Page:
Never Doubt What One Person Can Do

In this update: 1. The man who makes it possible to follow the money in Wisconsin 2. IRS word play does violence to democracy 3. "Gerrymandering is corruption. Pure and simple." Never Doubt What One Person Can Do

Email date: 8/22/13

In this update:
1. The man who makes it possible to follow the money in Wisconsin
2. IRS word play does violence to democracy
3. “Gerrymandering is corruption. Pure and simple.”


The man who makes it possible to follow the money in Wisconsin
Please take a few moments to read this newspaper story. You’ll be glad you did.

It’s a story about the Democracy Campaign’s data analyst, David Julseth. He’s the man behind Wisconsin’s premier searchable online database of political donors. Our database now contains upwards of a million records of campaign contributions, and David added well over 150,000 new records to the database in just the last year.

Our database really is a one-man operation, and it never ceases to amaze all of us at the Democracy Campaign how David processes such an enormous amount of data and does it with such amazing precision and accuracy.

We have old laptop computers sitting around on which you can no longer see the letters and numbers on the keyboard, because David struck the keys so many times he wore them off.

True story.

The work David does is tedious, and the hours he spends doing it are long. As mentioned in the newspaper story, he worked late into the night on New Year’s Eve doing his job so anyone with a computer here in Wisconsin could see who’s giving to whom in state politics.

Huge numbers of people take advantage of the opportunity David Julseth creates. In the last 12 months, we’ve had 10.9 million hits to

David makes it possible to follow the money in Wisconsin without much financial reward. Like all WDC’s employees, he didn’t get a pay raise this year because of the Democracy Campaign’s financial challenges. This stands in stark contrast to the recent news about the retiring college president who is to paid $88,000 to be an on-call adviser to her successor and the Capitol police chief who was transferred to a phantom job for a day to secure him a 12% pay increase, boosting his salary to over $111,000 a year, his apparent reward for spending most of his time trying to stop people from singing in the Capitol.

Alongside such stories of shameless greed, there are stories like the one about David Julseth. Judge for yourself who is doing the more valuable service to the state of Wisconsin. When you do, we hope you will demonstrate your regard for David’s dedication and remarkable efforts by making a generous tax-deductible gift to the Democracy Campaign today.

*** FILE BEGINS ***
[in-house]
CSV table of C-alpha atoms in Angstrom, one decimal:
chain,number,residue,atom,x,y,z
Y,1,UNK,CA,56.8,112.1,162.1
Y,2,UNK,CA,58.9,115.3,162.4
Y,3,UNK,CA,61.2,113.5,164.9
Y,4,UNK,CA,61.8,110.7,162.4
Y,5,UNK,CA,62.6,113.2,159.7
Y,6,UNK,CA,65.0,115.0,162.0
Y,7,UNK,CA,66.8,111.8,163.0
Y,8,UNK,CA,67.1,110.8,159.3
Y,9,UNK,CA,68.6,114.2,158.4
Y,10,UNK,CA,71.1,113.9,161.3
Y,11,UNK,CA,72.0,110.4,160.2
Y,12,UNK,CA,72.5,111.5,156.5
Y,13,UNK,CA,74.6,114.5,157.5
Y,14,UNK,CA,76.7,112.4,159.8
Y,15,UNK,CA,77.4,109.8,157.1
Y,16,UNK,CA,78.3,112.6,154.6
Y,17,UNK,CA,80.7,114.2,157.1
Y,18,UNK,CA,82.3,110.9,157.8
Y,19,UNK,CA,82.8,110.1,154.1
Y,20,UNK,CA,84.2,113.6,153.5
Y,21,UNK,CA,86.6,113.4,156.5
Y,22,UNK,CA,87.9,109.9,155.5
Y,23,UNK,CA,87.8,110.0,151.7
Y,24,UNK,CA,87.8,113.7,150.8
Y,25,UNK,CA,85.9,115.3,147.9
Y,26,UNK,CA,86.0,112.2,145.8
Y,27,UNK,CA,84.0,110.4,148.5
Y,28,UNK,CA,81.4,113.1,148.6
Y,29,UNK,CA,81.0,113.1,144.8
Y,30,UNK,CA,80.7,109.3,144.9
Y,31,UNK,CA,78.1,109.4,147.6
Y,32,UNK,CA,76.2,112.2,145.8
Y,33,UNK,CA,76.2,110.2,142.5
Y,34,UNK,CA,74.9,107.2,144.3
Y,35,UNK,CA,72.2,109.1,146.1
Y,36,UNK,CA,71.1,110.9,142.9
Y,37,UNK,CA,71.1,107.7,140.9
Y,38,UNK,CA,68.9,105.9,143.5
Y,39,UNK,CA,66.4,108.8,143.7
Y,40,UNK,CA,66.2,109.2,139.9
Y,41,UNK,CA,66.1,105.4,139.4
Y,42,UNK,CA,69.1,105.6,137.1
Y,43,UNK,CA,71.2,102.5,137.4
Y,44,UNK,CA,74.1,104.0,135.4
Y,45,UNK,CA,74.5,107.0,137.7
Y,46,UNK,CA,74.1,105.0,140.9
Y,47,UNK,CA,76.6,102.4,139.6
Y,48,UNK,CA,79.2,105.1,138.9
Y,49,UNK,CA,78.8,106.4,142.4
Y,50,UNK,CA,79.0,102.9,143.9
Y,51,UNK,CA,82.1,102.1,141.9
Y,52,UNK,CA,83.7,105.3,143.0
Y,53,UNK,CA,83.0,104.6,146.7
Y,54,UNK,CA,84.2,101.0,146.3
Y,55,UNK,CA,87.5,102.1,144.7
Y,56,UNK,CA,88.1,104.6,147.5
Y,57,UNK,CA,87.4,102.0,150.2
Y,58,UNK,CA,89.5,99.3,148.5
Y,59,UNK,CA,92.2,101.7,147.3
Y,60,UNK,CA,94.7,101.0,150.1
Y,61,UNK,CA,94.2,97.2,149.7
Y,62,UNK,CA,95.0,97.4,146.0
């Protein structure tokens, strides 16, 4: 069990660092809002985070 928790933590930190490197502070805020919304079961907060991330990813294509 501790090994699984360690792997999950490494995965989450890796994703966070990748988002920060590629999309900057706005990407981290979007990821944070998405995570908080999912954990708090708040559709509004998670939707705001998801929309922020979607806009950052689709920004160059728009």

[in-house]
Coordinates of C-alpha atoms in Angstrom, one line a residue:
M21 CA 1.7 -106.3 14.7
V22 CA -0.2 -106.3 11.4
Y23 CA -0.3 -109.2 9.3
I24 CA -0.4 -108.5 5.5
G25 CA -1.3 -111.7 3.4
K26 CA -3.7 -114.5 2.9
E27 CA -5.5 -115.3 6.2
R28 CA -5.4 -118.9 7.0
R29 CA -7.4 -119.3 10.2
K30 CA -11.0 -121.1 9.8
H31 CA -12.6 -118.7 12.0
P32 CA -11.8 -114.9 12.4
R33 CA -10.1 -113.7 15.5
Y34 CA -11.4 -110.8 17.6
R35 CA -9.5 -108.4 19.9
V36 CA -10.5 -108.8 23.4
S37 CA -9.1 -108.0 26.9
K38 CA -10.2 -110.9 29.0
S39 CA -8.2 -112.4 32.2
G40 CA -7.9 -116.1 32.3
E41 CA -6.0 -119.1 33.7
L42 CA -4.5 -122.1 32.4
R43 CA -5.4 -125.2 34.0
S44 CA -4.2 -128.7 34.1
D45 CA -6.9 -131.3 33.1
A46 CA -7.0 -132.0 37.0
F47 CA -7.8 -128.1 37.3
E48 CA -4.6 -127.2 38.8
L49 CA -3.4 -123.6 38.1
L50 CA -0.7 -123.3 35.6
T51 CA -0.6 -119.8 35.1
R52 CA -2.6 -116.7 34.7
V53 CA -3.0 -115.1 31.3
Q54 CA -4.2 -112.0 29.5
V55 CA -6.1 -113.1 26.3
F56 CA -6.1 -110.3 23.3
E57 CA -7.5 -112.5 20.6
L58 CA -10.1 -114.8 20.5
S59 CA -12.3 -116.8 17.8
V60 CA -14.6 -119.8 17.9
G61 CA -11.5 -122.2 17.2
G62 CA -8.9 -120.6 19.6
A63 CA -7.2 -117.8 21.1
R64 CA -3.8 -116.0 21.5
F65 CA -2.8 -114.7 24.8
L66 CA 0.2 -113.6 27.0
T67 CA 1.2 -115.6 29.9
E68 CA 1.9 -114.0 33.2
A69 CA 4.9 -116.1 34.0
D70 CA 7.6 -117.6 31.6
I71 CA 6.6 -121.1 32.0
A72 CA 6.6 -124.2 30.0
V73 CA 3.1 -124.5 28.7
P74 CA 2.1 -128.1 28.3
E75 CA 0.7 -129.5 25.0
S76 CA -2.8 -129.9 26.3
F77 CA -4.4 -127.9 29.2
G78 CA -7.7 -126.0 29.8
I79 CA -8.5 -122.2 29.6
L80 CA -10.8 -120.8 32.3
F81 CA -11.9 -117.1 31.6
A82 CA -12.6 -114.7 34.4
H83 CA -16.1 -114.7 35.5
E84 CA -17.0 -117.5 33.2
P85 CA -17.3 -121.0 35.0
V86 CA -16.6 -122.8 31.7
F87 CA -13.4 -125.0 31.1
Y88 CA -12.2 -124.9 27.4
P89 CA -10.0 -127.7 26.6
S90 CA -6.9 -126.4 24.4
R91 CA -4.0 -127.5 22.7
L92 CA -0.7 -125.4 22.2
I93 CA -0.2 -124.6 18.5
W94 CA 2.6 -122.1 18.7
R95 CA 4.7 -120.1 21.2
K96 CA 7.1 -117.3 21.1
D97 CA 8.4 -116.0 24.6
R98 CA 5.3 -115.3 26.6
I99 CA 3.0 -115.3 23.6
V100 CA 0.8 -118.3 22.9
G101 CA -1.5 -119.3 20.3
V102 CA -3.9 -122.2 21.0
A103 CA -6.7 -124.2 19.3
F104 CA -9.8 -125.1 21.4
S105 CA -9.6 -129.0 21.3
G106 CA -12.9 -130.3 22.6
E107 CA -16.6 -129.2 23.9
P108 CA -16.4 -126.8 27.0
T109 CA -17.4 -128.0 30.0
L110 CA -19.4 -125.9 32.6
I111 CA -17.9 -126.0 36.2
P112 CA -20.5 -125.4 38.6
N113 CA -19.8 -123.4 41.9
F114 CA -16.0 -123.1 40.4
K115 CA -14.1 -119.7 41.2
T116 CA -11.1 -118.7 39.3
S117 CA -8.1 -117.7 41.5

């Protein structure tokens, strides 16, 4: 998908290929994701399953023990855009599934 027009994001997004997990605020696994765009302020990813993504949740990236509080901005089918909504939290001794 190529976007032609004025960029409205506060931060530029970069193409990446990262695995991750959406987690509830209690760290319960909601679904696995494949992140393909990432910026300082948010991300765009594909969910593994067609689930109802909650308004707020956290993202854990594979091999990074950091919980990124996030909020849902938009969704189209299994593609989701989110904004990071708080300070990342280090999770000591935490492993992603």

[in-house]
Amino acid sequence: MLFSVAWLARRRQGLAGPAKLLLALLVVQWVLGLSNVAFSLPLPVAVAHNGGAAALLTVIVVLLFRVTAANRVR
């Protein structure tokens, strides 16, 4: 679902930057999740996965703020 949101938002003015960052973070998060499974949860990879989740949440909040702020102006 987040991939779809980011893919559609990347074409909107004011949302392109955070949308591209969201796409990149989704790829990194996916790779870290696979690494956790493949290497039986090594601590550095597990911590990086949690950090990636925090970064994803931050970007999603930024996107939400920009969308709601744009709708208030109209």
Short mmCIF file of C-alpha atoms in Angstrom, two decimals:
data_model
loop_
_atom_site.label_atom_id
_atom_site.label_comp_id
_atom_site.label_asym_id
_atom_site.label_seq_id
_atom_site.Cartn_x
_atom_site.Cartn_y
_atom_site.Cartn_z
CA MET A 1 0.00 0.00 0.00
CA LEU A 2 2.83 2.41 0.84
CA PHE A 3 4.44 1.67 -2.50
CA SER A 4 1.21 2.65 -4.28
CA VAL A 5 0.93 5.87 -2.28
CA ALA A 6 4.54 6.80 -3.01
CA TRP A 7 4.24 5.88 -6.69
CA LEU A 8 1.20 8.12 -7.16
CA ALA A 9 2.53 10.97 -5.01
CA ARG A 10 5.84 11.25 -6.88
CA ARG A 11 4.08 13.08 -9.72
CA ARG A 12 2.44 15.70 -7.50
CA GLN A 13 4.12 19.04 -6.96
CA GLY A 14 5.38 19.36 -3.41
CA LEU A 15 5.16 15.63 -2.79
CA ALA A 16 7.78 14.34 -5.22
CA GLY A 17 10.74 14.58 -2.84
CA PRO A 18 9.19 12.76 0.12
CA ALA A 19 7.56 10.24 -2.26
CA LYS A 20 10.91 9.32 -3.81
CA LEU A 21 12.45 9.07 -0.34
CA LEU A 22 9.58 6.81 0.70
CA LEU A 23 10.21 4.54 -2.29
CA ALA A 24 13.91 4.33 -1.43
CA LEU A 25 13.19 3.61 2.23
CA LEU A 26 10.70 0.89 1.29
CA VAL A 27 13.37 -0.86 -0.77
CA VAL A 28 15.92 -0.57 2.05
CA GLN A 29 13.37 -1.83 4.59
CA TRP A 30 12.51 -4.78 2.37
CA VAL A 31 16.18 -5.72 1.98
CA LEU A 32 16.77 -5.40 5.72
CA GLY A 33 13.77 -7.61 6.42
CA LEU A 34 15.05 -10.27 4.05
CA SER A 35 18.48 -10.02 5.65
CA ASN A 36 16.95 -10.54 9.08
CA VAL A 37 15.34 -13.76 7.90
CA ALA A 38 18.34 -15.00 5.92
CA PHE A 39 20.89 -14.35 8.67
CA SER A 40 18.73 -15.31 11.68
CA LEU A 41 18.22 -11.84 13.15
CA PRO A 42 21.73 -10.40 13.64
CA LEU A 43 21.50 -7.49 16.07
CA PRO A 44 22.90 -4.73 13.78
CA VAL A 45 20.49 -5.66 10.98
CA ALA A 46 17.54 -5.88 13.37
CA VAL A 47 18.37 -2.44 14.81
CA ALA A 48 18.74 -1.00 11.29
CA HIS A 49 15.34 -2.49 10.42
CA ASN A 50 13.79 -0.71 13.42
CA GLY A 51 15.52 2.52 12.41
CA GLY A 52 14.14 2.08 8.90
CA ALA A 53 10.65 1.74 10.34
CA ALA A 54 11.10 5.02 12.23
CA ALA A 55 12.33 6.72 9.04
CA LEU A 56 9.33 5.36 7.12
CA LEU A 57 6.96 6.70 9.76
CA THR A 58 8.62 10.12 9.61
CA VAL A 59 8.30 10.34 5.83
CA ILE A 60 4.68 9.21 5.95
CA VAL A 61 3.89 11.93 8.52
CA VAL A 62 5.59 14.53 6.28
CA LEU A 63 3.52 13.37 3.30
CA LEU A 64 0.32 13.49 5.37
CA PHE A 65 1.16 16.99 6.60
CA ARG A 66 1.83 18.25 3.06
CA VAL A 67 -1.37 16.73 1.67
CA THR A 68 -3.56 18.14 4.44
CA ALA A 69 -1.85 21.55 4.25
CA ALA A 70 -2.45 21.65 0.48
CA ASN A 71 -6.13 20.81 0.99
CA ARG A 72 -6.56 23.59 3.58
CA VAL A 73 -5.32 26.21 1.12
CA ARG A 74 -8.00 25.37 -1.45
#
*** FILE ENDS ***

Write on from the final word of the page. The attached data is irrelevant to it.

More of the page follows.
IRS word play does violence to democracy
The latest commentary posted on our blog focuses on how the Internal Revenue Service has misinterpreted and misapplied federal law and, in so doing, is blessing widespread meddling in elections by tax-exempt nonprofit groups that are legally supposed to exclusively do social welfare work. The Capital Times picked up the commentary and posted it this morning.

We’ve said it before and will say it again. If tax-exempt social welfare groups want to influence elections, they should be reclassified as political organizations and lose the ability to keep their funding sources secret. If they want the tax breaks, then make ’em come clean and fully disclose to the American people the money they use for electioneering.


“Gerrymandering is corruption. Pure and simple.”
We launched our Campaign for Accountable Redistricting back in 2010, and in 2011 we put out our own redistricting plan as an alternative to the legislators’ maps. We then worked with reform-minded legislators to develop legislation based on the model we favor (namely nonpartisan redistricting handled by an independent authority) and that bill was introduced in May of this year. Now we need public hearings on that reform legislation. Newspapers across the state are adding their voices to the chorus calling for hearings, the latest being The Capital Times.

Your voice needs to be heard too. If you haven’t already done so, contact your legislators and urge them to support redistricting reform.